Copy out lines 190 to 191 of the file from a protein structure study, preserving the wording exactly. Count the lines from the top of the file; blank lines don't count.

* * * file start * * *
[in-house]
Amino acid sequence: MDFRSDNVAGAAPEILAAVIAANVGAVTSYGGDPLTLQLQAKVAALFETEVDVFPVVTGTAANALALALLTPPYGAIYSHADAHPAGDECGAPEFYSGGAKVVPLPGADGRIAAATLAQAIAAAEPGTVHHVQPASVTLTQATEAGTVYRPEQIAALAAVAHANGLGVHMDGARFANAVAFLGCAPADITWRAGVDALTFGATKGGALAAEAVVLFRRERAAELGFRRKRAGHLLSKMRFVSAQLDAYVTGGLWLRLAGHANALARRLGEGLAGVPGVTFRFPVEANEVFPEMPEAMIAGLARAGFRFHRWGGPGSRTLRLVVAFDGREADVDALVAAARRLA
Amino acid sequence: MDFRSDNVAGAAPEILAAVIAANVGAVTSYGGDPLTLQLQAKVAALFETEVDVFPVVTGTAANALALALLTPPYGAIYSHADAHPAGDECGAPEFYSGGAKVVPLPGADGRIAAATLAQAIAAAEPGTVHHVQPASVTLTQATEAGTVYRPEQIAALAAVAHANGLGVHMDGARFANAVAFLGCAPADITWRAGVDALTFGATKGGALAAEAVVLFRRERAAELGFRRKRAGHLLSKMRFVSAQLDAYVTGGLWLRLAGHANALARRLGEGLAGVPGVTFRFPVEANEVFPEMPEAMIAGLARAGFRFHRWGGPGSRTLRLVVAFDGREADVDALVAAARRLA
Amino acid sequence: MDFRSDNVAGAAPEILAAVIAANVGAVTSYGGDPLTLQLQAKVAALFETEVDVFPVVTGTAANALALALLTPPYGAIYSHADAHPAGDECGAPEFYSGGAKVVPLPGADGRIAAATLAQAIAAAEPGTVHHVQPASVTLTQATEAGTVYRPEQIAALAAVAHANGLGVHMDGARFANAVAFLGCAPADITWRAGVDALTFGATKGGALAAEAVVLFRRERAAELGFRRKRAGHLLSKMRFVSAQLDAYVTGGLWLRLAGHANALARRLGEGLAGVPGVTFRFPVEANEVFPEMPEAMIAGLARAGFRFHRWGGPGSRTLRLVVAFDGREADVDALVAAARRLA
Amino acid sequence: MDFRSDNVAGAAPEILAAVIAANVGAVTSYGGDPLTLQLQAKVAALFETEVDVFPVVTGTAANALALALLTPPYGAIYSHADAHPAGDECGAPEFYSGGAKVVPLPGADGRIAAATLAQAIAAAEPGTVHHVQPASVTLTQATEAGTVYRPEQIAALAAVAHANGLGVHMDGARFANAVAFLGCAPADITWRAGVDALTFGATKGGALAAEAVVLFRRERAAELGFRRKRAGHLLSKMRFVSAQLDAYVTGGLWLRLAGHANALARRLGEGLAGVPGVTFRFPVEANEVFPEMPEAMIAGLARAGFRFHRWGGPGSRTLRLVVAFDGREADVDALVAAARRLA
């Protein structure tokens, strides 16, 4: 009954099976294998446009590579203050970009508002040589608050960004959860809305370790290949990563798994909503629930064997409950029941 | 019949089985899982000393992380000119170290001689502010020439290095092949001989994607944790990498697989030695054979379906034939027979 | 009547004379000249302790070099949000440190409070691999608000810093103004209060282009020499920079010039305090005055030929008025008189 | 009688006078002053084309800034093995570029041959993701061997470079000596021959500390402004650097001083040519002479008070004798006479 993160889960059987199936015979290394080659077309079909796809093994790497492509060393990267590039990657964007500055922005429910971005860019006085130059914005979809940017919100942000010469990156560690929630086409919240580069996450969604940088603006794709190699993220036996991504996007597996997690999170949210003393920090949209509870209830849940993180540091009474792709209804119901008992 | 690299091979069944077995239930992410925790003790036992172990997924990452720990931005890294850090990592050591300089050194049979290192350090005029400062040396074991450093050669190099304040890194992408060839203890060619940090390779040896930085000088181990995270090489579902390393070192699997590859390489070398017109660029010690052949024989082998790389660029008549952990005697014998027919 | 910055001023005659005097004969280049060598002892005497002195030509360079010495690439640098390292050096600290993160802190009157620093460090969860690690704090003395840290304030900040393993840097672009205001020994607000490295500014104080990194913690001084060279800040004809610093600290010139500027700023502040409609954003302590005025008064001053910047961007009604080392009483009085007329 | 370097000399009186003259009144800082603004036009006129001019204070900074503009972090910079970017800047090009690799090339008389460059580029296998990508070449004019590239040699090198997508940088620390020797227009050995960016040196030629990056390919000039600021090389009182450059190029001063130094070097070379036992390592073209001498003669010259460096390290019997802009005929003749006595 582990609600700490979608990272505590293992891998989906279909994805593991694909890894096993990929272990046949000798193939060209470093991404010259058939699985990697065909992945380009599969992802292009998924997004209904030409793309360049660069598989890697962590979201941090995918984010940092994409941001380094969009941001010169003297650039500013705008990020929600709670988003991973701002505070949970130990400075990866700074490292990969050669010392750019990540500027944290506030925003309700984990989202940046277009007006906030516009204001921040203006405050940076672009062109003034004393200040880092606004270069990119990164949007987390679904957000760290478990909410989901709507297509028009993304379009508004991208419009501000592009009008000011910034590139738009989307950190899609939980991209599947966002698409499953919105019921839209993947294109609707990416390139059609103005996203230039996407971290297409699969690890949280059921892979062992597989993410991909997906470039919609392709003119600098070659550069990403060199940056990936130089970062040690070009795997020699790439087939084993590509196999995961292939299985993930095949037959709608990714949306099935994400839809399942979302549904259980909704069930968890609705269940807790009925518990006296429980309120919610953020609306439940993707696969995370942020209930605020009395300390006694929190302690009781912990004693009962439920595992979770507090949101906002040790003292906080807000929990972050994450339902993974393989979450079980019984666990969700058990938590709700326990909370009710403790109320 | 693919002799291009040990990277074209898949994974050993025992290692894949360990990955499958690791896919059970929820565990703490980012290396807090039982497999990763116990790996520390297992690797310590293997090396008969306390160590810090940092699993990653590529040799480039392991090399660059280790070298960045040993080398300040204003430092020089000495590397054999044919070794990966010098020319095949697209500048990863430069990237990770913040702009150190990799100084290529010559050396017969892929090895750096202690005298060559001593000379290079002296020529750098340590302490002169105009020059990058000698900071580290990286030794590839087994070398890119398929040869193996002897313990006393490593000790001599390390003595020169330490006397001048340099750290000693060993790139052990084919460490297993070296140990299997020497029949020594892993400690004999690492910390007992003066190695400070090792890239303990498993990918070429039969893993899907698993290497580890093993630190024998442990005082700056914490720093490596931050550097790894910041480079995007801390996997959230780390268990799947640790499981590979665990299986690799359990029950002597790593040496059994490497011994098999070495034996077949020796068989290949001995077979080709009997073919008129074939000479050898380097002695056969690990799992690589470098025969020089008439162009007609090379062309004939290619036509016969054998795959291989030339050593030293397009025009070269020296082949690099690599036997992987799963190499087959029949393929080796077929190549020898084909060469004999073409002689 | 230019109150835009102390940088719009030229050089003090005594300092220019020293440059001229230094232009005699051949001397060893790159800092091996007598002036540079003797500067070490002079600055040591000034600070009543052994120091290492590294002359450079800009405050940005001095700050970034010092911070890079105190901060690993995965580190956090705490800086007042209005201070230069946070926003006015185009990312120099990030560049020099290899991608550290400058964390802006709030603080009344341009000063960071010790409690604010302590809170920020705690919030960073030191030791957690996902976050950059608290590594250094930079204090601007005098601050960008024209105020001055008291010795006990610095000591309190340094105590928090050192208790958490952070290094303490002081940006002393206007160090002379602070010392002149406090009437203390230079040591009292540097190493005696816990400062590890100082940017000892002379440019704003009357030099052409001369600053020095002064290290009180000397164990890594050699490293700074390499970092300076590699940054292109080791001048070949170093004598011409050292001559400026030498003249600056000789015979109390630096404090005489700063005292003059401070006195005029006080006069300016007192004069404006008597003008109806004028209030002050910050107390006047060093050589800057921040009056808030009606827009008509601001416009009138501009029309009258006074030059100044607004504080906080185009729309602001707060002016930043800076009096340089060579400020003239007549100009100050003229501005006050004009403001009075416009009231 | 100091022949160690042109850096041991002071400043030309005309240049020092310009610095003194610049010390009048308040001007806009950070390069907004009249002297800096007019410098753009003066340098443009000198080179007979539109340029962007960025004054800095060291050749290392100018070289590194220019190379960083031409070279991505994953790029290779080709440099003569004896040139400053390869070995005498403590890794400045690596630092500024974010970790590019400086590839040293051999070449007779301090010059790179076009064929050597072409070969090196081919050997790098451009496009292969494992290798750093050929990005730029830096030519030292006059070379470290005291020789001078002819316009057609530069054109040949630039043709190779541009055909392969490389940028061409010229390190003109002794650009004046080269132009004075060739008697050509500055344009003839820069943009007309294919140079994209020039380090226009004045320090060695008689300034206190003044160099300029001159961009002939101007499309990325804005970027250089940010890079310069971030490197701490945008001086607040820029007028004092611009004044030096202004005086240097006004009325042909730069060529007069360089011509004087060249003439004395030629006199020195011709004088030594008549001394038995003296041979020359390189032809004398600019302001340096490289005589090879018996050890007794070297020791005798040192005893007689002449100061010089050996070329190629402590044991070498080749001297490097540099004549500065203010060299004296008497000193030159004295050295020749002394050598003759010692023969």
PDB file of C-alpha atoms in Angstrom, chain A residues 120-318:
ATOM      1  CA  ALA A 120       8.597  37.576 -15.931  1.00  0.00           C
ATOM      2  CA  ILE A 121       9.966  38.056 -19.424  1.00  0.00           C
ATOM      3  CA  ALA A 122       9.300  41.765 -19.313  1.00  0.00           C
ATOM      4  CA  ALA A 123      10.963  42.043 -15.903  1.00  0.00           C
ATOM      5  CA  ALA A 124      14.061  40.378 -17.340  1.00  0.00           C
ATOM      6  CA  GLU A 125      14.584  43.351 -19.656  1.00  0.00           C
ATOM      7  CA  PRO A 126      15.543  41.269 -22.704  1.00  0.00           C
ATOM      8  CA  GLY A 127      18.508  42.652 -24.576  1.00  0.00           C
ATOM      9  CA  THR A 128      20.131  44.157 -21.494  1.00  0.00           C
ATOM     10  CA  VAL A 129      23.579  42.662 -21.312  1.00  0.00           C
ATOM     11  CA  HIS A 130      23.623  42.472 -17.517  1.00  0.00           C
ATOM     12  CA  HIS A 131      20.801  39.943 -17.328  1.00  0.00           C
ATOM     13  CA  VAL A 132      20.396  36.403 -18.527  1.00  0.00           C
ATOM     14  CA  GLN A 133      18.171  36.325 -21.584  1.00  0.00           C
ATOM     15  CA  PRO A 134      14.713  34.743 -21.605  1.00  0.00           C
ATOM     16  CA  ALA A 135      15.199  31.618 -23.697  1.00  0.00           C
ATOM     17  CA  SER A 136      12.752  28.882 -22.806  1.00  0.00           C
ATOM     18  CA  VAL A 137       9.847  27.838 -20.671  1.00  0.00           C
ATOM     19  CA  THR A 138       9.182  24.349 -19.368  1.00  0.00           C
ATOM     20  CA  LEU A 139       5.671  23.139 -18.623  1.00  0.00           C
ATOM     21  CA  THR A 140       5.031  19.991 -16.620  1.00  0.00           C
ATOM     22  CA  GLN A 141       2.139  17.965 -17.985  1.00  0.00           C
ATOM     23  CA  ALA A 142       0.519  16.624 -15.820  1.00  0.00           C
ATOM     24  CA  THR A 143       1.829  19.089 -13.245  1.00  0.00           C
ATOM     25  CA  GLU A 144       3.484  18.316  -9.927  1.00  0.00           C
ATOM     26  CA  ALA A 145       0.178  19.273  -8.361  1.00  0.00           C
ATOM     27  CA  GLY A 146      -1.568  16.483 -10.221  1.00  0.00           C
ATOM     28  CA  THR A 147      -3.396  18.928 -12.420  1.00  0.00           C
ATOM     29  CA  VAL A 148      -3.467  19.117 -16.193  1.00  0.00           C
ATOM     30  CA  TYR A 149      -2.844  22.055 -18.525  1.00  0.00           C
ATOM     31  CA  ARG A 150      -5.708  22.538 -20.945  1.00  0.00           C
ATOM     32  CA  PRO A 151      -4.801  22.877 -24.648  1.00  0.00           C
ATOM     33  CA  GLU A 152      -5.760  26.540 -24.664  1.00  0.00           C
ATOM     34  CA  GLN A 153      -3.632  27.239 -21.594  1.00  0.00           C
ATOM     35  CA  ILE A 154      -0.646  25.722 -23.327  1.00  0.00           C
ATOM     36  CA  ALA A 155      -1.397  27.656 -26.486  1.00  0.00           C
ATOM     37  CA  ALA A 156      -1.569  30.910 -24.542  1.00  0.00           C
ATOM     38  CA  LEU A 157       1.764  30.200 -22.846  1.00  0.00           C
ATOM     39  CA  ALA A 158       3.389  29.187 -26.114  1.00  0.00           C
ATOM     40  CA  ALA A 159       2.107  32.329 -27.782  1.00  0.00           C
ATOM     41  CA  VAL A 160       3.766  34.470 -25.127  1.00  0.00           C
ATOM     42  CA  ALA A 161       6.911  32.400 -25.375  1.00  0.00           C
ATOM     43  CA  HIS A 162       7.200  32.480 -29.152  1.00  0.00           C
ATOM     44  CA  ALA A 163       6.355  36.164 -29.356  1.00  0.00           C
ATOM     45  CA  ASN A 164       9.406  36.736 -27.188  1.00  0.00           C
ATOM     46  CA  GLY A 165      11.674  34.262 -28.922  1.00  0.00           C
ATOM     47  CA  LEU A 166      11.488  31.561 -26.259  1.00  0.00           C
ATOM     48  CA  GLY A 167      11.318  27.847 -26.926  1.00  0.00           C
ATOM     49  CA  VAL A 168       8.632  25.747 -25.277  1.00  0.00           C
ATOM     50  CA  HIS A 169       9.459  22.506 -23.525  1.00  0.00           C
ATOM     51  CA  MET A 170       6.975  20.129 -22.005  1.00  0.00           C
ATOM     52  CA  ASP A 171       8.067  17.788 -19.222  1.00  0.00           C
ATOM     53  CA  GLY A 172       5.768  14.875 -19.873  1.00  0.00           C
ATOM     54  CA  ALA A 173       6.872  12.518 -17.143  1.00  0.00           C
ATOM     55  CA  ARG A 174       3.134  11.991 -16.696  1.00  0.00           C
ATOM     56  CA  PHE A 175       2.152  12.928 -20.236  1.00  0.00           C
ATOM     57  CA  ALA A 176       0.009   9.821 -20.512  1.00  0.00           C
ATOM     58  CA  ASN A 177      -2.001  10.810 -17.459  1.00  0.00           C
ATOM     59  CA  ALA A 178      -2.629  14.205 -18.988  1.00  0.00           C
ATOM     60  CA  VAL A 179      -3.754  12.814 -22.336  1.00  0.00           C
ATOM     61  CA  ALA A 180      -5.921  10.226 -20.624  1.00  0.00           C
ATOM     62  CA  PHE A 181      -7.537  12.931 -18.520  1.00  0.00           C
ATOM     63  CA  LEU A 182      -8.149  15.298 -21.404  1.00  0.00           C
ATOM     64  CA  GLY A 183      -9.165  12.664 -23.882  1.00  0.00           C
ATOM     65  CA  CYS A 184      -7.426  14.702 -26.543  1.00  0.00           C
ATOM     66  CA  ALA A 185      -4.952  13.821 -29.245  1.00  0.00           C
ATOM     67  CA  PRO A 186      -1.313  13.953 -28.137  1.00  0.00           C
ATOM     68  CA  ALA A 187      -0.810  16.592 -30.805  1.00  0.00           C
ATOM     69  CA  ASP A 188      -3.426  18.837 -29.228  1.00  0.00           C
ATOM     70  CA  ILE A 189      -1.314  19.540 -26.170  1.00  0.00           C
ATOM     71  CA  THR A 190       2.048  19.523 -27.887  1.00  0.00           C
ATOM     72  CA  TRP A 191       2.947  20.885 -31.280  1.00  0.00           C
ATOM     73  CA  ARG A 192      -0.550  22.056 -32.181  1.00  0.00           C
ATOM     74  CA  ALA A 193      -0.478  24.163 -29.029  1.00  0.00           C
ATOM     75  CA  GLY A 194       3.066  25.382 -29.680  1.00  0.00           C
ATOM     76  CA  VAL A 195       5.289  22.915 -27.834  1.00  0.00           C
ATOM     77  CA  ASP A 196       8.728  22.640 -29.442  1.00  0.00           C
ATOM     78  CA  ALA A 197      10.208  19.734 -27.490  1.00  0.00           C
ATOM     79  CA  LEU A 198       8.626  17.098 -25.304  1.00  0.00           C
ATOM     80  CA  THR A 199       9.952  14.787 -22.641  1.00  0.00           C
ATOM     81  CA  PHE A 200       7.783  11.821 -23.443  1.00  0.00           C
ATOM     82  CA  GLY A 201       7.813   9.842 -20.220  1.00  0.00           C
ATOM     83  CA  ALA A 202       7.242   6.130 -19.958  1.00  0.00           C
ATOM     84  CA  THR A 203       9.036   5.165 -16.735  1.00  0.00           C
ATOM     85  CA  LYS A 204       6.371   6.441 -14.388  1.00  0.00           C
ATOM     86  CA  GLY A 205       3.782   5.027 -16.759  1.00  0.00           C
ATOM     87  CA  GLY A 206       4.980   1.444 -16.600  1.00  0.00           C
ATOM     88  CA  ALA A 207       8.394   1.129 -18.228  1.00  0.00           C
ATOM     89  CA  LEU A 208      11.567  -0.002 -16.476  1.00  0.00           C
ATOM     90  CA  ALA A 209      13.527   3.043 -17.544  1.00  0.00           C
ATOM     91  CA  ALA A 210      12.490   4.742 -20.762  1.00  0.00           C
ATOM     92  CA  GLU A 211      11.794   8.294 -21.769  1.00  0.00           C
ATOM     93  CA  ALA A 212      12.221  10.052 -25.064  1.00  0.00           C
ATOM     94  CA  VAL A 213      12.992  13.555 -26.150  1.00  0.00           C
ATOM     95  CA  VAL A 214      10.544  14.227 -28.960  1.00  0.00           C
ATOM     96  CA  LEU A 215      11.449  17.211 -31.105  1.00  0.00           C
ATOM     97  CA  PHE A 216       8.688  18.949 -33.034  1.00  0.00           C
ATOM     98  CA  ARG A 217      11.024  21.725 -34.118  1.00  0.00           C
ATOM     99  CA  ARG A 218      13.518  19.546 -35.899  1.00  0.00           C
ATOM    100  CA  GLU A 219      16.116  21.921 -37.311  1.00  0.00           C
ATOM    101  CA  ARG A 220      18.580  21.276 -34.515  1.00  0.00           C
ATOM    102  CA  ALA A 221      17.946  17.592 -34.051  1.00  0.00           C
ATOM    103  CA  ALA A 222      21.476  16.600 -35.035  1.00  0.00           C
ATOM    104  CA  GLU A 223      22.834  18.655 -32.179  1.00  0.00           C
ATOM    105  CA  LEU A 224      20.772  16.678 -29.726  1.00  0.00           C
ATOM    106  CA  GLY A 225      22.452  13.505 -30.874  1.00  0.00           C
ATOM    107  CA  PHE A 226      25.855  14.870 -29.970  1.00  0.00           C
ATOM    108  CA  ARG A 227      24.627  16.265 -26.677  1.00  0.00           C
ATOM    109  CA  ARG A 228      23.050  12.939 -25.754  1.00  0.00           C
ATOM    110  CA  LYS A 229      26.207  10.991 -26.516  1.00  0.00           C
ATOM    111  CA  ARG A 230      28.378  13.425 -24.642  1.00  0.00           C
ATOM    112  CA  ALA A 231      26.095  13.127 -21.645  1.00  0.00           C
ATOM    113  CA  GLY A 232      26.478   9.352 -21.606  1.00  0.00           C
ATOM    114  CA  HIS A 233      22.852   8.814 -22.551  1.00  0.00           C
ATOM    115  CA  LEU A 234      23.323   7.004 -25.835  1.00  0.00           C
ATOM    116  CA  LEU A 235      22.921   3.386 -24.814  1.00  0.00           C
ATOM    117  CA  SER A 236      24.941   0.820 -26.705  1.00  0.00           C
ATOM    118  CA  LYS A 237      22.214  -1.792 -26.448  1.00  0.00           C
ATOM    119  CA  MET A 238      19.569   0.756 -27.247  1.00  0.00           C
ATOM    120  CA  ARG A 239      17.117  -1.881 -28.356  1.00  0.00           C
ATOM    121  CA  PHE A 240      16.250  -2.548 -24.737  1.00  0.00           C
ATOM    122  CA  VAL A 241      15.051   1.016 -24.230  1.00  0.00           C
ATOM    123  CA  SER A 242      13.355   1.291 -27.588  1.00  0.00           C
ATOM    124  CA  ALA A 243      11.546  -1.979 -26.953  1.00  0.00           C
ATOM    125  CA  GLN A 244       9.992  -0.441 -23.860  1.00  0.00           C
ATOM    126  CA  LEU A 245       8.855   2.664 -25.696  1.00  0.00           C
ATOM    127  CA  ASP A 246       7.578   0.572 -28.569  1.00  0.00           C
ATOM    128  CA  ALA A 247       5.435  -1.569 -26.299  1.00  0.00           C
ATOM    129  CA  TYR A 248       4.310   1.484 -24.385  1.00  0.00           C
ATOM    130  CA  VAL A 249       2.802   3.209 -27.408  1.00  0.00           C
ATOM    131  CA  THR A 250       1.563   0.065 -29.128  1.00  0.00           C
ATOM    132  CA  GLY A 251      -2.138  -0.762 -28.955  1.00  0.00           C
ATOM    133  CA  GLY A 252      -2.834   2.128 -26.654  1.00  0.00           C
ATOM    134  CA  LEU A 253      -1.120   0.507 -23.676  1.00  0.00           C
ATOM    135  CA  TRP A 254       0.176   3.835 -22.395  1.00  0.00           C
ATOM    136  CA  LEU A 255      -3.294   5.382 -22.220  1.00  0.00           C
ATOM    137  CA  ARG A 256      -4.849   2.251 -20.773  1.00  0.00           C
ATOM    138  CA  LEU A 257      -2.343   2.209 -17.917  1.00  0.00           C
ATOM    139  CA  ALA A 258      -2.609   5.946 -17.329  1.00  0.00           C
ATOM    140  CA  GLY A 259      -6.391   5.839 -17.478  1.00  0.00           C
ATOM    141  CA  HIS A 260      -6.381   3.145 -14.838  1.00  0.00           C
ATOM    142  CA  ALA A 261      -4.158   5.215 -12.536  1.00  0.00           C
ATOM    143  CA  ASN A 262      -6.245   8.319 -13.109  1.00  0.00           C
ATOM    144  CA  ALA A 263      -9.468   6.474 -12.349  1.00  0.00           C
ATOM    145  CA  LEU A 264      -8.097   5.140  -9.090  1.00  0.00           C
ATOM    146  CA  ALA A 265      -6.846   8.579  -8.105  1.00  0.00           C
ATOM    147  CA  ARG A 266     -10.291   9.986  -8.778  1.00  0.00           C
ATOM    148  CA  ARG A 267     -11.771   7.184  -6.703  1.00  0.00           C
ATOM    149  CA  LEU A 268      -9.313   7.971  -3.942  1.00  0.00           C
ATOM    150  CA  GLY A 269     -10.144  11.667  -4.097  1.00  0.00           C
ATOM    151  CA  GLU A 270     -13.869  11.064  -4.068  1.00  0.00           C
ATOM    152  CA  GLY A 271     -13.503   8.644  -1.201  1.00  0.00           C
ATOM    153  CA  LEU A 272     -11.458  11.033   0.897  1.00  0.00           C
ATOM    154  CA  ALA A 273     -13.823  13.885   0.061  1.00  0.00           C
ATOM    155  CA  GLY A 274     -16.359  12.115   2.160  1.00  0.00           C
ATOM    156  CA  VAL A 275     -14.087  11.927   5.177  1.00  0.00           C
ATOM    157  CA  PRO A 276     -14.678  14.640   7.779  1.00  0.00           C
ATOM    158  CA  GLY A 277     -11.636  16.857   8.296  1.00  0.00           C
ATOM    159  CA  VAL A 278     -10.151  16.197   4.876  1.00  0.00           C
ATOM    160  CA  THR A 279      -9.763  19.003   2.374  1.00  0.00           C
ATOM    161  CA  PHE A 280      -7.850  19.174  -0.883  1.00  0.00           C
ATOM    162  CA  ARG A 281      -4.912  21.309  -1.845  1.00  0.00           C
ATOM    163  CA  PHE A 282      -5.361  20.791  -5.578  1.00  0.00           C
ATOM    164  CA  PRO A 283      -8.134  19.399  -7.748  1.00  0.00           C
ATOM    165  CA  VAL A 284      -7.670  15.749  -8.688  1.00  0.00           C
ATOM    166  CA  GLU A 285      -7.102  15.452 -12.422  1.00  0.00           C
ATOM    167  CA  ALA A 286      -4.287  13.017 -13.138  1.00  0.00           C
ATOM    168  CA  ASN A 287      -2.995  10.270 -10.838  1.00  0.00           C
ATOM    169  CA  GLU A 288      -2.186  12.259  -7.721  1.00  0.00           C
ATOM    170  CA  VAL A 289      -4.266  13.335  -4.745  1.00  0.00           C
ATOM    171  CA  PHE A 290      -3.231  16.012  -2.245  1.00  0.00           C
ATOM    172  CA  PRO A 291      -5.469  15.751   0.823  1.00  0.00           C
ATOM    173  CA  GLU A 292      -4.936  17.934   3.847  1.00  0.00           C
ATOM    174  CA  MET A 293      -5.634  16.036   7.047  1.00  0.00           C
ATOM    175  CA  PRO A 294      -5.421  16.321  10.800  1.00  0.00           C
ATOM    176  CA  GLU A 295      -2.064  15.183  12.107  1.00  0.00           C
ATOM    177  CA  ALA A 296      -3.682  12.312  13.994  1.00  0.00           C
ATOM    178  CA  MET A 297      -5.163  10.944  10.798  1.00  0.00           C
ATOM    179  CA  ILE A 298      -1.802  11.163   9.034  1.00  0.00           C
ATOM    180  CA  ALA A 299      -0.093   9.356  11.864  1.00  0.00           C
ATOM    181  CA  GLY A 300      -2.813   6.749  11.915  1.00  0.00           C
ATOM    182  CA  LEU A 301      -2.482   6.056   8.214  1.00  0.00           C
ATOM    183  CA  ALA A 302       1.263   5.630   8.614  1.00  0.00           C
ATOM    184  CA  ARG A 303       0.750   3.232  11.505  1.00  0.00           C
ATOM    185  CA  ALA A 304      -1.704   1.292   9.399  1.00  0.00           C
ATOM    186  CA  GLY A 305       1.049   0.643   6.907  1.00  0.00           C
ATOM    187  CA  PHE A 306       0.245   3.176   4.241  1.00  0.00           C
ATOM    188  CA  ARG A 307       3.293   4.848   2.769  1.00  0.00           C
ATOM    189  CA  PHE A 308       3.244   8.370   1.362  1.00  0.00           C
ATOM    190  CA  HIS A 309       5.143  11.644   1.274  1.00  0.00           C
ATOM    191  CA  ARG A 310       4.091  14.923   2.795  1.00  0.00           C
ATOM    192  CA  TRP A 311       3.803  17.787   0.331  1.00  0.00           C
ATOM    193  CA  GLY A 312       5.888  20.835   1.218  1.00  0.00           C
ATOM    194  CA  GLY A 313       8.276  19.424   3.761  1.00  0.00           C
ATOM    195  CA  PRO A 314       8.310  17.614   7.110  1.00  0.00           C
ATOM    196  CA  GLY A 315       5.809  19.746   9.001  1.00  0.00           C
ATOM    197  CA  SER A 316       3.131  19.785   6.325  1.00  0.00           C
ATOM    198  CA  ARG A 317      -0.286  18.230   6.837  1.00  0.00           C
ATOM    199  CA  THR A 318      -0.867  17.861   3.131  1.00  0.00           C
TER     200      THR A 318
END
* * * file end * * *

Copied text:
ATOM    183  CA  ALA A 302       1.263   5.630   8.614  1.00  0.00           C
ATOM    184  CA  ARG A 303       0.750   3.232  11.505  1.00  0.00           C